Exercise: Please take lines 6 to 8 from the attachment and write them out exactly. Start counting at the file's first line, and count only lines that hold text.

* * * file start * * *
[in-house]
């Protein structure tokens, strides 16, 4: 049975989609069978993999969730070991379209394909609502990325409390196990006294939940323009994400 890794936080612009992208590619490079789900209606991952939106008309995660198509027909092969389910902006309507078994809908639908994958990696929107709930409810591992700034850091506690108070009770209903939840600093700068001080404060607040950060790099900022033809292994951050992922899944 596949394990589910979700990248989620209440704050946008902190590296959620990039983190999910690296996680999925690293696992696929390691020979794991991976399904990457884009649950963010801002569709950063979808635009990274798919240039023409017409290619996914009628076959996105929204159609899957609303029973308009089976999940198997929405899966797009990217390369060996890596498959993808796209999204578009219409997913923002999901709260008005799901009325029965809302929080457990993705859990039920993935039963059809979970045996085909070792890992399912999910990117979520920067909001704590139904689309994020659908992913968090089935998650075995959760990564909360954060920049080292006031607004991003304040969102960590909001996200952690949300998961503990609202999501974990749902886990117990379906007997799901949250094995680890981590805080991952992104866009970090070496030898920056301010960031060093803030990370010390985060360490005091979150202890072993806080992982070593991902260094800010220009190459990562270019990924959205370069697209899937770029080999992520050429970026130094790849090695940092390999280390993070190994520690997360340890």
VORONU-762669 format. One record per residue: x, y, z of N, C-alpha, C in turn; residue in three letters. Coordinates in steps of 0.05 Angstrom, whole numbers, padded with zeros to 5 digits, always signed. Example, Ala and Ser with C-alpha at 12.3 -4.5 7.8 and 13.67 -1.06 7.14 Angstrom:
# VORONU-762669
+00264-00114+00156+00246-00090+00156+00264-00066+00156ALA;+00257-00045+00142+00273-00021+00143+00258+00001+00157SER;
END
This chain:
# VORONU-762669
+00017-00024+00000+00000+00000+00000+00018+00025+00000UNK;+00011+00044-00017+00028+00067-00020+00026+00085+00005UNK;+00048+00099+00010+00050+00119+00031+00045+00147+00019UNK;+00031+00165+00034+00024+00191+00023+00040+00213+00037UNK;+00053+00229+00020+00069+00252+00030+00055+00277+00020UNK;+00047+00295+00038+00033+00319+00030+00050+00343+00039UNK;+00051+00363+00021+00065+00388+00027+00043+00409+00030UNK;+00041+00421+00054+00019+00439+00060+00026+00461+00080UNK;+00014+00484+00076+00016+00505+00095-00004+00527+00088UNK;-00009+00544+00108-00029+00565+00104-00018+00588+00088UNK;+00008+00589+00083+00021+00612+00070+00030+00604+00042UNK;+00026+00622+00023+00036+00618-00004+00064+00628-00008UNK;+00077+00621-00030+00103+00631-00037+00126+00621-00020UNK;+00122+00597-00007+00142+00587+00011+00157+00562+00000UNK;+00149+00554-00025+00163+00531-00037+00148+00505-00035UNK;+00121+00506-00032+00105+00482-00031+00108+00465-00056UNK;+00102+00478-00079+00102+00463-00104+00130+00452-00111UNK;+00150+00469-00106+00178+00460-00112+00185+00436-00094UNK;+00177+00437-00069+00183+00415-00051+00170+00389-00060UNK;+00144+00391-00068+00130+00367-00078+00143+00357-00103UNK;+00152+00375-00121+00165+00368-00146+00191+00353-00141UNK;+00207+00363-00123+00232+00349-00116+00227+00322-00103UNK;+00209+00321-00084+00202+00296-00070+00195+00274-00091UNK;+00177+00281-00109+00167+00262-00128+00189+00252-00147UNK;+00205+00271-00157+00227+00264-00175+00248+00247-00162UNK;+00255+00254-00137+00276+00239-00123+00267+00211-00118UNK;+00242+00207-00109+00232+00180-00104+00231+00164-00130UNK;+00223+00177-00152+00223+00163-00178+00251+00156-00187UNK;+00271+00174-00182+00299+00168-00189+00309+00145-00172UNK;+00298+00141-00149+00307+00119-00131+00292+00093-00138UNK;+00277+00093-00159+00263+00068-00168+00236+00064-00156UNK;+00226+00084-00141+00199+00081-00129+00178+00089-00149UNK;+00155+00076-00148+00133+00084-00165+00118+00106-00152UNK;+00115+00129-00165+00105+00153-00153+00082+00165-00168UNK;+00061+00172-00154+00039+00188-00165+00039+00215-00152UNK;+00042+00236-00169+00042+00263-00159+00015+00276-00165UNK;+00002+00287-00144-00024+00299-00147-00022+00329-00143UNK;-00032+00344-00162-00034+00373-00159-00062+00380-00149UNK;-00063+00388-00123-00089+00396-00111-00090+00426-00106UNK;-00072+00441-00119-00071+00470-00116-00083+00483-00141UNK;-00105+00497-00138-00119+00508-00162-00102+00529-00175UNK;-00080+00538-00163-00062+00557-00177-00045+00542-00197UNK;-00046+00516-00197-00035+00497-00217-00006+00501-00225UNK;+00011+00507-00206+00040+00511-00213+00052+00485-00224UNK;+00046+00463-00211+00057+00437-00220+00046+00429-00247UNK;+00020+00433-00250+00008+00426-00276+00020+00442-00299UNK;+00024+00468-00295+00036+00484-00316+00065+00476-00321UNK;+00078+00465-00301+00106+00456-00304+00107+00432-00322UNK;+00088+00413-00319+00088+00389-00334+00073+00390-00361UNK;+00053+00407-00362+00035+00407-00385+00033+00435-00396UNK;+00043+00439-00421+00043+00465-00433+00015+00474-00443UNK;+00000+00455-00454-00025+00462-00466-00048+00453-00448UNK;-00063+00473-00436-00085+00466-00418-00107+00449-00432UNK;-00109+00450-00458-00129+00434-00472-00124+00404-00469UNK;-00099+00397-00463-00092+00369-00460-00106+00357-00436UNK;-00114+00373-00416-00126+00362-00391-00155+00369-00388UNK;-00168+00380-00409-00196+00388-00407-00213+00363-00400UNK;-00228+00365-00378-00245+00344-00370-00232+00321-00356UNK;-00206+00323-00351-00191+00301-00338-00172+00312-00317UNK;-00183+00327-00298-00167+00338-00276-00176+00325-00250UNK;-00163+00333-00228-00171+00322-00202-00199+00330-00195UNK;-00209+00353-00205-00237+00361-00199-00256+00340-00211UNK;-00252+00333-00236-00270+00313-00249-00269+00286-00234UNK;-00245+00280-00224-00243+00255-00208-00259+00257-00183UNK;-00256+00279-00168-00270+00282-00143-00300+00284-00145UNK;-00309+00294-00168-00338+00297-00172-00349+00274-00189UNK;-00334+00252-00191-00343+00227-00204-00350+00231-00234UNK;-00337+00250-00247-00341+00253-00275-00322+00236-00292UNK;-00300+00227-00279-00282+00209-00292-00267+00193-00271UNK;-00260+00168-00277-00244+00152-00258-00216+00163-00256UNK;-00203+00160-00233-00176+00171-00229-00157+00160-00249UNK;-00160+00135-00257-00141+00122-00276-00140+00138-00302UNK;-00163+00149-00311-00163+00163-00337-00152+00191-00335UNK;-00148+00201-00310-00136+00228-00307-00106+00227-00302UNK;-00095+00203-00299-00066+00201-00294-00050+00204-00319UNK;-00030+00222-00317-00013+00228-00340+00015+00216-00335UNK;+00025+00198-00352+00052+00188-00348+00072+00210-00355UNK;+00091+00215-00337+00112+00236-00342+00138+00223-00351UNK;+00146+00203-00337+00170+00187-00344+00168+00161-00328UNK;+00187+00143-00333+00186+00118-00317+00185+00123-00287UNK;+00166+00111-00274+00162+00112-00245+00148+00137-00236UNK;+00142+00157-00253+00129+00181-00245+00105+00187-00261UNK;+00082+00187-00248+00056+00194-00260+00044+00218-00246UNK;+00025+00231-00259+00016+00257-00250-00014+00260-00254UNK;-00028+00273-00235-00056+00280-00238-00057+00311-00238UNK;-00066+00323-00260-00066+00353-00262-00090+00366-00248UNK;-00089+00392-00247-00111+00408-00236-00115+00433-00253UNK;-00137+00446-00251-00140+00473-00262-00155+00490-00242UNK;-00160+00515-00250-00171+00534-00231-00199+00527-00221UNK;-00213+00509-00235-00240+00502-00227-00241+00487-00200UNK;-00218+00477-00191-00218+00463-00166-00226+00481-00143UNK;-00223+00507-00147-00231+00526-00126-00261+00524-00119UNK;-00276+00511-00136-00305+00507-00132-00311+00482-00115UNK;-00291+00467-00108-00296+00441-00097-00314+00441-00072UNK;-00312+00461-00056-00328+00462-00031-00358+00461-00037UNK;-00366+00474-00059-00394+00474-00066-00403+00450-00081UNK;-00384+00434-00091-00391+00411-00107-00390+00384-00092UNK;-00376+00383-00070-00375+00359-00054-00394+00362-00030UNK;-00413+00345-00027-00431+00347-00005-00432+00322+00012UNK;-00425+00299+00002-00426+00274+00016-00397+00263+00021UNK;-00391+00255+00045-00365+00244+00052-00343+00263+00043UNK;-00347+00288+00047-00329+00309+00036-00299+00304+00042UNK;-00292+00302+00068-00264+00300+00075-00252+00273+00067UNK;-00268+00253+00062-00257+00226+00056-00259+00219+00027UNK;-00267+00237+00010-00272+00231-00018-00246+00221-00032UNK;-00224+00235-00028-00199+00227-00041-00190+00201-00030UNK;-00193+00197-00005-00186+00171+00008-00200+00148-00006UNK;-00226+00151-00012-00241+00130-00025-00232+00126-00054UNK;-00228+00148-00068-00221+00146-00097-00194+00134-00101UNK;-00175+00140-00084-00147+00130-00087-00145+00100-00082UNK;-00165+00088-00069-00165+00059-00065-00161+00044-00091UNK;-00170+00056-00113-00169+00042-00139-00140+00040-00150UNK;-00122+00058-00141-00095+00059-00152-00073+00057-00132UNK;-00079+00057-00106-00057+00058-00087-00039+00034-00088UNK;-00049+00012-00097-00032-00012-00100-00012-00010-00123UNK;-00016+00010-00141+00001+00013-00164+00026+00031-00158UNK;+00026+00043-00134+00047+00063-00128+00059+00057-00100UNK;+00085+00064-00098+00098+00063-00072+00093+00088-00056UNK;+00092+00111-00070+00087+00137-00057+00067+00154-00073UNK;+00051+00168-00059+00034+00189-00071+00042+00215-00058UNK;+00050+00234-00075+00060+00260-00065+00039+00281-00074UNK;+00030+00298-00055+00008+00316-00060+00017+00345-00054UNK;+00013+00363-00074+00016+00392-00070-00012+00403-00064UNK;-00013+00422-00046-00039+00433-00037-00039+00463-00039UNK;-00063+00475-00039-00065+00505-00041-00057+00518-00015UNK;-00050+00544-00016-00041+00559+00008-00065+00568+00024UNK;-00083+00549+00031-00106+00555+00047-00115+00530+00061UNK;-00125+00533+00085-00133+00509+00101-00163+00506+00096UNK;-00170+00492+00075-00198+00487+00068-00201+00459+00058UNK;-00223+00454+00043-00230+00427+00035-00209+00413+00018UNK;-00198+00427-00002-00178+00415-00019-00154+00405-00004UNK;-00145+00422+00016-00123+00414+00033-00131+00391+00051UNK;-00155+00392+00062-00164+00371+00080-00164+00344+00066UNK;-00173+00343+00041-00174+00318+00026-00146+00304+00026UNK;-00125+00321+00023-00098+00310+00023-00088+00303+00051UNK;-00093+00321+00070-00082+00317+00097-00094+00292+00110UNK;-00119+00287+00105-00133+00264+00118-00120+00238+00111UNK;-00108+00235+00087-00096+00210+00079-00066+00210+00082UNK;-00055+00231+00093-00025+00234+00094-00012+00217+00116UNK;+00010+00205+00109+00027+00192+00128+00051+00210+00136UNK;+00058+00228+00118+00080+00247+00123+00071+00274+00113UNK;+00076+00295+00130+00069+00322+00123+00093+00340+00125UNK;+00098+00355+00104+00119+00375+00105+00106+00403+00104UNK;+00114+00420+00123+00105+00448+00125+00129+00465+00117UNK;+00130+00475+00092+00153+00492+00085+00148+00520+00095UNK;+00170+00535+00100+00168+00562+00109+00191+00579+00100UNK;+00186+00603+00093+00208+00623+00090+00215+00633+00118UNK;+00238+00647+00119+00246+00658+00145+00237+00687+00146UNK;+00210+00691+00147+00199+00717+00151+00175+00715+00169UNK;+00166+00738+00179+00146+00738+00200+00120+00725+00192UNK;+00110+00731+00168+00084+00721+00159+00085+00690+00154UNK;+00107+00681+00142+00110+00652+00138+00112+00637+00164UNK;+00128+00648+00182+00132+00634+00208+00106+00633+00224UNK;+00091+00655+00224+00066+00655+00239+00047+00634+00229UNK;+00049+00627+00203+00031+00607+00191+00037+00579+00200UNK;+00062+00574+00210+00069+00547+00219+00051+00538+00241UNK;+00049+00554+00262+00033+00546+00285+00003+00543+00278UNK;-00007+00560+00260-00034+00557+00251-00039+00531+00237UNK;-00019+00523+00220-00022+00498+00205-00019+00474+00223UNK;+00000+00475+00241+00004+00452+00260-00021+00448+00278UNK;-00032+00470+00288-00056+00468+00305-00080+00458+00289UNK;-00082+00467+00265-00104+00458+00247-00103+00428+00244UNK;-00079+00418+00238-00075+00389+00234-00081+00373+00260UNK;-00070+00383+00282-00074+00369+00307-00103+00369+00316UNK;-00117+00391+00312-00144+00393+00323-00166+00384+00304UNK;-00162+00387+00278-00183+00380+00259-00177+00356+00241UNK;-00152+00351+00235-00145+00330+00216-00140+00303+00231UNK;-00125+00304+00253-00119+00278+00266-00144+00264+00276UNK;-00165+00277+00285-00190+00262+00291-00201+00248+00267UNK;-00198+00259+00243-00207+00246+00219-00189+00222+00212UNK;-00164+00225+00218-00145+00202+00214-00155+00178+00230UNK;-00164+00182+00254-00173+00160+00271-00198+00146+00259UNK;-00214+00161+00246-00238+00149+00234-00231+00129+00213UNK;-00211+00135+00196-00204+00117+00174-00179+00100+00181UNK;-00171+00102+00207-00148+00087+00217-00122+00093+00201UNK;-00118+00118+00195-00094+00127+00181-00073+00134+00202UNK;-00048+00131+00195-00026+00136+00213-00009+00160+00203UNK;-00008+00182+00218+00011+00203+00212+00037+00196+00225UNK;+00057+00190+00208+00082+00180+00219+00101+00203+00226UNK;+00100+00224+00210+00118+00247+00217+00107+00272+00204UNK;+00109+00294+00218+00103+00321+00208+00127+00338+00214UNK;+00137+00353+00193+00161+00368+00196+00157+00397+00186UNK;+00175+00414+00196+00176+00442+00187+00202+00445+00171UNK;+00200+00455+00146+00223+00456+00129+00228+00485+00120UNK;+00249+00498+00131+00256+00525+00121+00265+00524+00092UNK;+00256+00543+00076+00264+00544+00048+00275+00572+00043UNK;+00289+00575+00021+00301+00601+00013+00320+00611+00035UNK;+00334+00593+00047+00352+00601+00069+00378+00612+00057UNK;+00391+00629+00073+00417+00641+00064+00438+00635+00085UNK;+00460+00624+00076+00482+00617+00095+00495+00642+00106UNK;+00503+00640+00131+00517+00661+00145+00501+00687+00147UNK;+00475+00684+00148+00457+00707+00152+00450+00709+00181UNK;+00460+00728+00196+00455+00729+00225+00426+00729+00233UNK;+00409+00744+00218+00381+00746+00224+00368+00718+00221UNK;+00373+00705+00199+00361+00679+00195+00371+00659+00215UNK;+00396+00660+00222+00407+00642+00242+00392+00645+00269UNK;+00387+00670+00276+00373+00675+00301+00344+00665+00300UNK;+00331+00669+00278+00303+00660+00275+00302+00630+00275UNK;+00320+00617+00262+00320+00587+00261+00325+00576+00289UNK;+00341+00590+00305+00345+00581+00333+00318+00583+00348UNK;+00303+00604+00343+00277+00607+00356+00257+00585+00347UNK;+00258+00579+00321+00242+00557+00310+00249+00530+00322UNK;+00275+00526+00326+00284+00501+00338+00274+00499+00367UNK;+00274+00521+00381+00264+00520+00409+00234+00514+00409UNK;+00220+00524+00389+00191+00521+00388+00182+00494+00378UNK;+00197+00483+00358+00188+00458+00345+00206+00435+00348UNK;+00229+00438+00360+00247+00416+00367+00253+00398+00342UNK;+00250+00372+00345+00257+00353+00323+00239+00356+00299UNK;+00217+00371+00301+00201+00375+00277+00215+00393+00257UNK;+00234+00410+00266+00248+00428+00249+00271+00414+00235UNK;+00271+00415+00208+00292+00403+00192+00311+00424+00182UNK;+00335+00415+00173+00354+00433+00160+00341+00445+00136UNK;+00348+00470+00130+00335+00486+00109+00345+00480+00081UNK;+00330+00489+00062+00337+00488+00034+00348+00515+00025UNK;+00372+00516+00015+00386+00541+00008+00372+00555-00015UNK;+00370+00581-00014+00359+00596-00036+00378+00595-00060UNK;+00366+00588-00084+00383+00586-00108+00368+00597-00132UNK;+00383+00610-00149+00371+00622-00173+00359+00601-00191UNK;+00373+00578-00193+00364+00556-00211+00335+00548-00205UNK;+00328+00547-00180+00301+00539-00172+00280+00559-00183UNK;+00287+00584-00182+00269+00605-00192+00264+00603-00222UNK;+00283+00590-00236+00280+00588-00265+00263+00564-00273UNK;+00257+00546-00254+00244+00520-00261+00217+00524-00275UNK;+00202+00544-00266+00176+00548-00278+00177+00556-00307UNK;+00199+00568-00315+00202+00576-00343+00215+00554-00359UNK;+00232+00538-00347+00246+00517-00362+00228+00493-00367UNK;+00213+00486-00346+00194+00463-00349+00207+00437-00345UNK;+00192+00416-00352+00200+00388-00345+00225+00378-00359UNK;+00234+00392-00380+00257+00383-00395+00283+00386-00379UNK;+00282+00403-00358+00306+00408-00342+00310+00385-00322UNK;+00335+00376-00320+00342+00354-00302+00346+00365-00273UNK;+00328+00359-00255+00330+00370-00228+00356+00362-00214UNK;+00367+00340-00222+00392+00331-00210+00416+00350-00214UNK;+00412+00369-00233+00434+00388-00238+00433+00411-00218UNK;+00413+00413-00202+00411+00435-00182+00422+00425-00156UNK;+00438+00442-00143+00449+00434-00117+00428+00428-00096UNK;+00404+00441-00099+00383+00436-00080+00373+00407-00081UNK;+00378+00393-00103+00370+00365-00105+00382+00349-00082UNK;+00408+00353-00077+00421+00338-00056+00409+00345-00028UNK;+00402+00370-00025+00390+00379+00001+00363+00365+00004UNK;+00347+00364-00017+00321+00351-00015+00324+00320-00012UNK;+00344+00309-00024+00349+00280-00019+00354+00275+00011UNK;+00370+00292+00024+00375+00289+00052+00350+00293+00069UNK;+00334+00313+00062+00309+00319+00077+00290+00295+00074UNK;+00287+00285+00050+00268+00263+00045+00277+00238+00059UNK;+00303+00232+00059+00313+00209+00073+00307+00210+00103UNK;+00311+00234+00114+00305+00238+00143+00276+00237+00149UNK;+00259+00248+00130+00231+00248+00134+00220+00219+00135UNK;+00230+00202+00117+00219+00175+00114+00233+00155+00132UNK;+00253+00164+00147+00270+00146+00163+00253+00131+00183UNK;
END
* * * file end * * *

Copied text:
END
This chain:
# VORONU-762669